DULLES, Va. — With the Taliban taking over in Afghanistan, families are now fleeing on commercial flights. Some came in on Qatar Airways Wednesday.
From SIVs -- or Afghans with Special Immigrant Visas who helped the U.S. government overseas -- to people visiting family in Afghanistan, many were relieved to have their feet on U.S. soil Wednesday.
A member of the U.S. military greeted one Afghan who had worked with the government in Afghanistan when he landed at Dulles.
One father said he, his wife and two kids had been visiting his parents in Afghanistan for the last month when the U.S. started withdrawing.
"We didn't imagine the Taliban is going to come that fast in Afghanistan, so I saw that there is too much going on and everything has changed," he said.
He asked not to identify his face or name to protect his family in Afghanistan.
“It's just a scary situation and bad situation, but luckily we came over from there by a very hard situation, and I don’t want to go there," he said. "But please guys, when you guys are there, take care of yourself. But don’t stay there, because you never know and you don’t trust those people.”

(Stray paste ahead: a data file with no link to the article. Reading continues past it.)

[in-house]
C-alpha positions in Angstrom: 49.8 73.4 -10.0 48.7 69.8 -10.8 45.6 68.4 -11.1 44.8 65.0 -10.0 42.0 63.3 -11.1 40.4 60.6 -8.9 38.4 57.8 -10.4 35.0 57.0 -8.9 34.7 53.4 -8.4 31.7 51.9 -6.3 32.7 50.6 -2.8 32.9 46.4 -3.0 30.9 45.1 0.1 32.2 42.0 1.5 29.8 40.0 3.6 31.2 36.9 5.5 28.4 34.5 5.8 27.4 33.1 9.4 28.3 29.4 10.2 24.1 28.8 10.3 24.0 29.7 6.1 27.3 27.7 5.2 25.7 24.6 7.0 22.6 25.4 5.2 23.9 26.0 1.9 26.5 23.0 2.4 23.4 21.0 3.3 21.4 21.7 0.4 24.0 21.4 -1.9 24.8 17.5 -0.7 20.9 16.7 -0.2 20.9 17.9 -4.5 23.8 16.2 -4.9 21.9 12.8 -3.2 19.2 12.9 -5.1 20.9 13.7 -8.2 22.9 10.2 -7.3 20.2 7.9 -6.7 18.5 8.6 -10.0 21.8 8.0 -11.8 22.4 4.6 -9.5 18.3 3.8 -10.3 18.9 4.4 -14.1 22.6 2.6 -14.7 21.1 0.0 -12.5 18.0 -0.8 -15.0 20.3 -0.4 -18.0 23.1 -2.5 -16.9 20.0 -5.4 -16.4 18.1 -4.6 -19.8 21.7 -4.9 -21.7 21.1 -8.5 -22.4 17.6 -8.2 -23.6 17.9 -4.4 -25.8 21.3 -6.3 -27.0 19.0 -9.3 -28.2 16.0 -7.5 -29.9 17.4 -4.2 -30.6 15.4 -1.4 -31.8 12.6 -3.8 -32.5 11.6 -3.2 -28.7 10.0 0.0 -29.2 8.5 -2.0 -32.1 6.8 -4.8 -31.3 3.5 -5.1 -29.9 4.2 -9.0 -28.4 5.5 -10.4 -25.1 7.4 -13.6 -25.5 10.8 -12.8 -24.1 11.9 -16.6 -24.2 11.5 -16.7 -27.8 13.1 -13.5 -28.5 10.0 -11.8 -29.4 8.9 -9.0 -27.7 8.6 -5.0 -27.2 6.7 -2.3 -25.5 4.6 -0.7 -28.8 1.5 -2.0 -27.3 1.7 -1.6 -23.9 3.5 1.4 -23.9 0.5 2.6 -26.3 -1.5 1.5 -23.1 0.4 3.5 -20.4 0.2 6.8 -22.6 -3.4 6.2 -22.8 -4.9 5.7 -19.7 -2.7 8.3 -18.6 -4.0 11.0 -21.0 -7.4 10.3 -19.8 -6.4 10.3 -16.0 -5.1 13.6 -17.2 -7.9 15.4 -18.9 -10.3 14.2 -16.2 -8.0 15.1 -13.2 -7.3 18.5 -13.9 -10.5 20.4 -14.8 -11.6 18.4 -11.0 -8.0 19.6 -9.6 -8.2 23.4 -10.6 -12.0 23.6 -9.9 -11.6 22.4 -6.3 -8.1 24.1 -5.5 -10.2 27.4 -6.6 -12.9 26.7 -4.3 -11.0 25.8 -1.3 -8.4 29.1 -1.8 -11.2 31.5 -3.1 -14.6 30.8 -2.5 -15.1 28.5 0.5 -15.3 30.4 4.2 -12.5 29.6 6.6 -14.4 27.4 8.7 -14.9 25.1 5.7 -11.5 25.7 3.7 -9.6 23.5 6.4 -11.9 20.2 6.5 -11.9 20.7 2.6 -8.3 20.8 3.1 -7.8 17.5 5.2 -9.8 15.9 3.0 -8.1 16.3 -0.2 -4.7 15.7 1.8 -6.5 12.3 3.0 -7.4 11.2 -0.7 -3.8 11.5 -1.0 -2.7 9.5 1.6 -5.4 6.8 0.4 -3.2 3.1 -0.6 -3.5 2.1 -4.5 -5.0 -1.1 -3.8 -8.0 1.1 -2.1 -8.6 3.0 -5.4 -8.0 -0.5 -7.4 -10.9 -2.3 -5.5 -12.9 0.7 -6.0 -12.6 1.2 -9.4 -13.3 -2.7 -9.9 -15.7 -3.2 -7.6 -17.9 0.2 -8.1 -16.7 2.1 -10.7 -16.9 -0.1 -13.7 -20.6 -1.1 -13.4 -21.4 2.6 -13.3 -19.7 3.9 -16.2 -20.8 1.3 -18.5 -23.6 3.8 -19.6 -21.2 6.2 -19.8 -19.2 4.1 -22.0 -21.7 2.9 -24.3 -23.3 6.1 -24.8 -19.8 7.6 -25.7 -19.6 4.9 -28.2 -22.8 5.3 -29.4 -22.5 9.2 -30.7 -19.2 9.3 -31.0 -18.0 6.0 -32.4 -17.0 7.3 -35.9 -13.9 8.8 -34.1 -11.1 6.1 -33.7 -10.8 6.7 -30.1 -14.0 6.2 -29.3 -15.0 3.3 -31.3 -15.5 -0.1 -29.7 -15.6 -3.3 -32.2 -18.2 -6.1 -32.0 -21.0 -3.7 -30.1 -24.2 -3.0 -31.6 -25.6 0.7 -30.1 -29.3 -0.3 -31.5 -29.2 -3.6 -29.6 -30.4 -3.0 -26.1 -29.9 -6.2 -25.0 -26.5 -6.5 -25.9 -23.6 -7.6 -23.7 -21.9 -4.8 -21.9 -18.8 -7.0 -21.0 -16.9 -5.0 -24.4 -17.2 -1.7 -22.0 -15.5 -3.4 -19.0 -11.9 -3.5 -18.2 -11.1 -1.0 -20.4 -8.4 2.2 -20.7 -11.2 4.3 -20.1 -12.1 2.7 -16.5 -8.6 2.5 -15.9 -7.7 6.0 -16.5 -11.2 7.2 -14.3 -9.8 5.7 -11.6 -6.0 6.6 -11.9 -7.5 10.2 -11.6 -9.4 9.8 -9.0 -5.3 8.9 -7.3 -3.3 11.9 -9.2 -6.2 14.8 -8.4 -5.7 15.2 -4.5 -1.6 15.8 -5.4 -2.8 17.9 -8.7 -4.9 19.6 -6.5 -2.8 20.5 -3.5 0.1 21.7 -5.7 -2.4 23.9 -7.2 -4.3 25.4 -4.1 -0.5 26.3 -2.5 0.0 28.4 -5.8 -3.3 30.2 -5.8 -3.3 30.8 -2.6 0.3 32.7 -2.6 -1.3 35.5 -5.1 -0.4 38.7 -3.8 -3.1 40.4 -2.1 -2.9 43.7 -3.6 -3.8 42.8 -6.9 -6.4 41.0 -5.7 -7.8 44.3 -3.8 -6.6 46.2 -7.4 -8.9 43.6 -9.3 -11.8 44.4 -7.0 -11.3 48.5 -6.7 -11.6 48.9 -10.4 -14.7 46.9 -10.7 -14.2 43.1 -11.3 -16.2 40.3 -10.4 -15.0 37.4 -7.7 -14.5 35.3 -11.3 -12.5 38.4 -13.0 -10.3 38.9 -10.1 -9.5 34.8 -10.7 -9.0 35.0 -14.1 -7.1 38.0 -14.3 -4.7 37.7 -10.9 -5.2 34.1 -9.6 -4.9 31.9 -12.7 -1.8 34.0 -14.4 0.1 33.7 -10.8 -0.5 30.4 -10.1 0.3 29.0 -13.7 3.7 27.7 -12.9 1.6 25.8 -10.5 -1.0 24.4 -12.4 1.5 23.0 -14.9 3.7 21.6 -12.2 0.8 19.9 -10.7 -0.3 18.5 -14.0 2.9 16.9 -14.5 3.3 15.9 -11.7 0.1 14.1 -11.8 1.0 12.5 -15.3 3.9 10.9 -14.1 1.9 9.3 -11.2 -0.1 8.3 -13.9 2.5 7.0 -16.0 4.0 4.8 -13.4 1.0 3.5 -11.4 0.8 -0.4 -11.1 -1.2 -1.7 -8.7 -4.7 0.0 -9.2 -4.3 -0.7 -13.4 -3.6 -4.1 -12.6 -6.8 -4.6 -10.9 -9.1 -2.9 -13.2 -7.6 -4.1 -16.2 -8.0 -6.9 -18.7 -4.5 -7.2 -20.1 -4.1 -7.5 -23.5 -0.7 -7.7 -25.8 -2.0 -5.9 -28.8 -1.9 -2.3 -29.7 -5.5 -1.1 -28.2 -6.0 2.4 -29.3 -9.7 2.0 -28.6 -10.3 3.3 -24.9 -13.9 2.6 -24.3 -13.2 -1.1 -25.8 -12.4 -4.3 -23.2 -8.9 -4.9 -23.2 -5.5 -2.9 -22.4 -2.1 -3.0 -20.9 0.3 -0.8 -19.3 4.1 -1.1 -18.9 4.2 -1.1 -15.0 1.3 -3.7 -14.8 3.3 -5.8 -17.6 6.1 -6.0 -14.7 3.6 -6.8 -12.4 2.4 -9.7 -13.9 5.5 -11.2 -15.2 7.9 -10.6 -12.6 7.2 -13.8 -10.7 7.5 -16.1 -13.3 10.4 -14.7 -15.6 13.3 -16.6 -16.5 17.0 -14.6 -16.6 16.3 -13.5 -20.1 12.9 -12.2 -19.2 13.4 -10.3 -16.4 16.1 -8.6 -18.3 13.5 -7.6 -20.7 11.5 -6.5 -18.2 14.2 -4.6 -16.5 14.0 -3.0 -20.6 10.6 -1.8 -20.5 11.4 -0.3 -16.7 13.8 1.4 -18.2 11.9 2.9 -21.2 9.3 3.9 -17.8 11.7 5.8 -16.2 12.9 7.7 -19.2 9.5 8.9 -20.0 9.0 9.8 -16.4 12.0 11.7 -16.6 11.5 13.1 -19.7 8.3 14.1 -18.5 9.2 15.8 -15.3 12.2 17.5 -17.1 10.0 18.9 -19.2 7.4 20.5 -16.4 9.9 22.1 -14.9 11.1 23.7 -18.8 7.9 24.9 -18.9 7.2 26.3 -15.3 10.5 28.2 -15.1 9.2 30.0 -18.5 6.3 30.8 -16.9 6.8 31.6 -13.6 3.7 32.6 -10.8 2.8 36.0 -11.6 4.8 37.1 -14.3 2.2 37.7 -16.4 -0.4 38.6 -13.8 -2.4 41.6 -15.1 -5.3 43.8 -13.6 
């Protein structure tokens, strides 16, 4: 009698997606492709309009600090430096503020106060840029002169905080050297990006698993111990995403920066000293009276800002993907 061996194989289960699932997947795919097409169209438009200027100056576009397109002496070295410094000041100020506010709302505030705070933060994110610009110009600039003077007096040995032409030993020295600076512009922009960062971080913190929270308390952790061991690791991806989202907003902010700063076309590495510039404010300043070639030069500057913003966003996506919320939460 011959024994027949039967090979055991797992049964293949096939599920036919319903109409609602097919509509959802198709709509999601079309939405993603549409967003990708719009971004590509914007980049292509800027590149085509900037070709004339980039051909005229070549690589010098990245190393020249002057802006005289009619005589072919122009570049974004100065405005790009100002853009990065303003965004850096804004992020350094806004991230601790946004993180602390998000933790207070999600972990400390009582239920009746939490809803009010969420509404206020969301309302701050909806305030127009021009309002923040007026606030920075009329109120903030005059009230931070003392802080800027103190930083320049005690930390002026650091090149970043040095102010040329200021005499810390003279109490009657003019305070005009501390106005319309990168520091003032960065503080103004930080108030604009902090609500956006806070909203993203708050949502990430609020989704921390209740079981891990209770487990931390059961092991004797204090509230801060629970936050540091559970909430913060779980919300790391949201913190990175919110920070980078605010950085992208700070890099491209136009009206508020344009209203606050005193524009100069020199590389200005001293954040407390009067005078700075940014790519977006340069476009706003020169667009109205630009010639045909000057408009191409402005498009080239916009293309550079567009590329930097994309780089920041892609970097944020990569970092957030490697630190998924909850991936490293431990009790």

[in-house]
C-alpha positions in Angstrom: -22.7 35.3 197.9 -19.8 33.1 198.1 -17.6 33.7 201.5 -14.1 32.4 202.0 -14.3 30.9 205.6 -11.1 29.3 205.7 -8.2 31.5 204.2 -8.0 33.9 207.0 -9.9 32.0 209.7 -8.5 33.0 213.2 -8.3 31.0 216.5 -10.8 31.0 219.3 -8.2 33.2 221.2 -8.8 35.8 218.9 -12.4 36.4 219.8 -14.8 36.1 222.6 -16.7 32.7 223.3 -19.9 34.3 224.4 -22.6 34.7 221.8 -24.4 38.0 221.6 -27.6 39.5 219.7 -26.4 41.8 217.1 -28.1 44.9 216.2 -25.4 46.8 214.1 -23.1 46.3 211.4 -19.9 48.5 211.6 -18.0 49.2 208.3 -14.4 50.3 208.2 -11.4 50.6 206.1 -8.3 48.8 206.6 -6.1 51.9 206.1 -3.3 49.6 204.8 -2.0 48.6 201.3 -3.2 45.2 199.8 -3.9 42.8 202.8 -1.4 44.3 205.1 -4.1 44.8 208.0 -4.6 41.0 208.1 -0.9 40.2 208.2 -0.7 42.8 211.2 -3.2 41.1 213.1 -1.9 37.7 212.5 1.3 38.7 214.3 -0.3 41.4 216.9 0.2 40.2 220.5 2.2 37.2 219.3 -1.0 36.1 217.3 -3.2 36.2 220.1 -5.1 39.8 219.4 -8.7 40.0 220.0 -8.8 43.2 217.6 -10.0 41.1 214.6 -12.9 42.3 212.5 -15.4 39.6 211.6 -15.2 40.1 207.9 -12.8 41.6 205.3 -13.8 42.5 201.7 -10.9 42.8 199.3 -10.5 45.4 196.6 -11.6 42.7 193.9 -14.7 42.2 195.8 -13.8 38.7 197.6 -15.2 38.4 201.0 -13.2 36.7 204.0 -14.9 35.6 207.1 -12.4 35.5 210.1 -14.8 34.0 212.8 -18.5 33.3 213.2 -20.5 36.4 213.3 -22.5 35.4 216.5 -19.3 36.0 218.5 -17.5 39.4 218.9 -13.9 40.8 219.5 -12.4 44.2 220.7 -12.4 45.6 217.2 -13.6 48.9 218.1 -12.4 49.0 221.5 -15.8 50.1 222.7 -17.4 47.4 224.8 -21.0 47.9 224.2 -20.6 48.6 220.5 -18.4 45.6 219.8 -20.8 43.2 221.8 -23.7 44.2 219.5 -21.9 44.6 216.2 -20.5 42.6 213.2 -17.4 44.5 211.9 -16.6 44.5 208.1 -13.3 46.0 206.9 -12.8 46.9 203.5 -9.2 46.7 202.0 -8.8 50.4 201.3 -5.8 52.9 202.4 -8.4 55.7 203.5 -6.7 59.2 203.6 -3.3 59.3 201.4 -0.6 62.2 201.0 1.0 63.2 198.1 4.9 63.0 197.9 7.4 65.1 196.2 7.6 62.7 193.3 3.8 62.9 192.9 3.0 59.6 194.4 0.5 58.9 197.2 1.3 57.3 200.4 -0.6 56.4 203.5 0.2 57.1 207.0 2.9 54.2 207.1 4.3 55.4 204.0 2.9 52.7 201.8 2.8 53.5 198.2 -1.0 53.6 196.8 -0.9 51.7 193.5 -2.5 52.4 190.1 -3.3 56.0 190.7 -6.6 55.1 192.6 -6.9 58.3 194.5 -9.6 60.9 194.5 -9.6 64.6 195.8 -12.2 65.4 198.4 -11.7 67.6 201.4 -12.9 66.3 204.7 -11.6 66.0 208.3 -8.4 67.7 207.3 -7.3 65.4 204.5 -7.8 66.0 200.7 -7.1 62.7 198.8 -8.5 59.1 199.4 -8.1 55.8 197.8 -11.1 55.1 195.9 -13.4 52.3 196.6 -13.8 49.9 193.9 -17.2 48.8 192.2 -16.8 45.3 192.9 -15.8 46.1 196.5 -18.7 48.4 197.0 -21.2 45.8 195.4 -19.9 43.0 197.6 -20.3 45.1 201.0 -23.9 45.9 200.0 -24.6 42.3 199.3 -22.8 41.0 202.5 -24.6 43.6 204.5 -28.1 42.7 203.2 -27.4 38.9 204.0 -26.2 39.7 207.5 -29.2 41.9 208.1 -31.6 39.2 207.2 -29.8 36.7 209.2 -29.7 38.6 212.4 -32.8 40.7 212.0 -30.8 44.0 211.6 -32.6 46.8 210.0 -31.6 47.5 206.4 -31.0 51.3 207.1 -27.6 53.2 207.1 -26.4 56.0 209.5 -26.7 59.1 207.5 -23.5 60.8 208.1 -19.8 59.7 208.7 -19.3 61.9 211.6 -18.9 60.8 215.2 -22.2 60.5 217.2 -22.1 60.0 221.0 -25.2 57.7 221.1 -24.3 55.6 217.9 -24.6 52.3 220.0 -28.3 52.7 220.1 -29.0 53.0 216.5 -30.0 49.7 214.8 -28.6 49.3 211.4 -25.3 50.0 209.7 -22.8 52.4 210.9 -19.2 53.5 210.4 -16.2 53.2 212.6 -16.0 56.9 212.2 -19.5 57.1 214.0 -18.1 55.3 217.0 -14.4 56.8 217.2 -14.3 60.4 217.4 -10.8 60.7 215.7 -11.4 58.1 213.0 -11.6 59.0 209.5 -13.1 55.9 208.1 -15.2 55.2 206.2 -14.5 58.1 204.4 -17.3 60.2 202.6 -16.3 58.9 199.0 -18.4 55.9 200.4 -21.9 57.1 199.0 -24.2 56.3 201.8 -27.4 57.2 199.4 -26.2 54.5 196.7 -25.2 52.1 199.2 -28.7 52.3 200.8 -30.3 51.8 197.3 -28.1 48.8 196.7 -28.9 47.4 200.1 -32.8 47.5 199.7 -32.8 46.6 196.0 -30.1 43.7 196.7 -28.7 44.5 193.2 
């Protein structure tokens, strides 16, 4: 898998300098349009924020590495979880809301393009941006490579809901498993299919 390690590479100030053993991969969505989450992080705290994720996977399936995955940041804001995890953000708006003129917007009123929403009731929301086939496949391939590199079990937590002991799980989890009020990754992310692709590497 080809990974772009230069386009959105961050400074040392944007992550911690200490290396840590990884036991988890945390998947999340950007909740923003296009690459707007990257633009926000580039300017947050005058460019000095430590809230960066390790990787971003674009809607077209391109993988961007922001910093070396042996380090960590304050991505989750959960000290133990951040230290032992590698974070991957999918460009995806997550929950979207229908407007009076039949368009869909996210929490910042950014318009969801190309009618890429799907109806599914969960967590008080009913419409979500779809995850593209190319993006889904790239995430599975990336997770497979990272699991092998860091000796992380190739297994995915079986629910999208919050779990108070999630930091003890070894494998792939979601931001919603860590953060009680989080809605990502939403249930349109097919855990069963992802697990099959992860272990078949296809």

The AP is reporting that the Taliban have agreed to allow safe passage for Americans, Afghans and allies wishing to leave the country on U.S. flights, but no timetable had been established as of Tuesday.
"They said they will make peace," the father of two said. "But you never know, and it's very horrible for them."
The Red Cross confirmed that the Virginia Department of Social Services (VDSS) asked them to support their repatriation efforts for hundreds of U.S. citizens returning from Afghanistan.
That support includes meals, comfort kits, blankets, and emotional support.
A spokesperson also said: "The International Committee of the Red Cross (ICRC) has been active in Afghanistan for more than thirty years, providing aid such as medical care and clean water. The ICRC remains in Afghanistan, addressing the humanitarian needs of families in the country.
The Red Cross is committed to delivering help to anyone in distress — regardless of race, religion, gender, sexual orientation or citizenship status — and to remaining a neutral and impartial party so we can access people when and where it is needed most."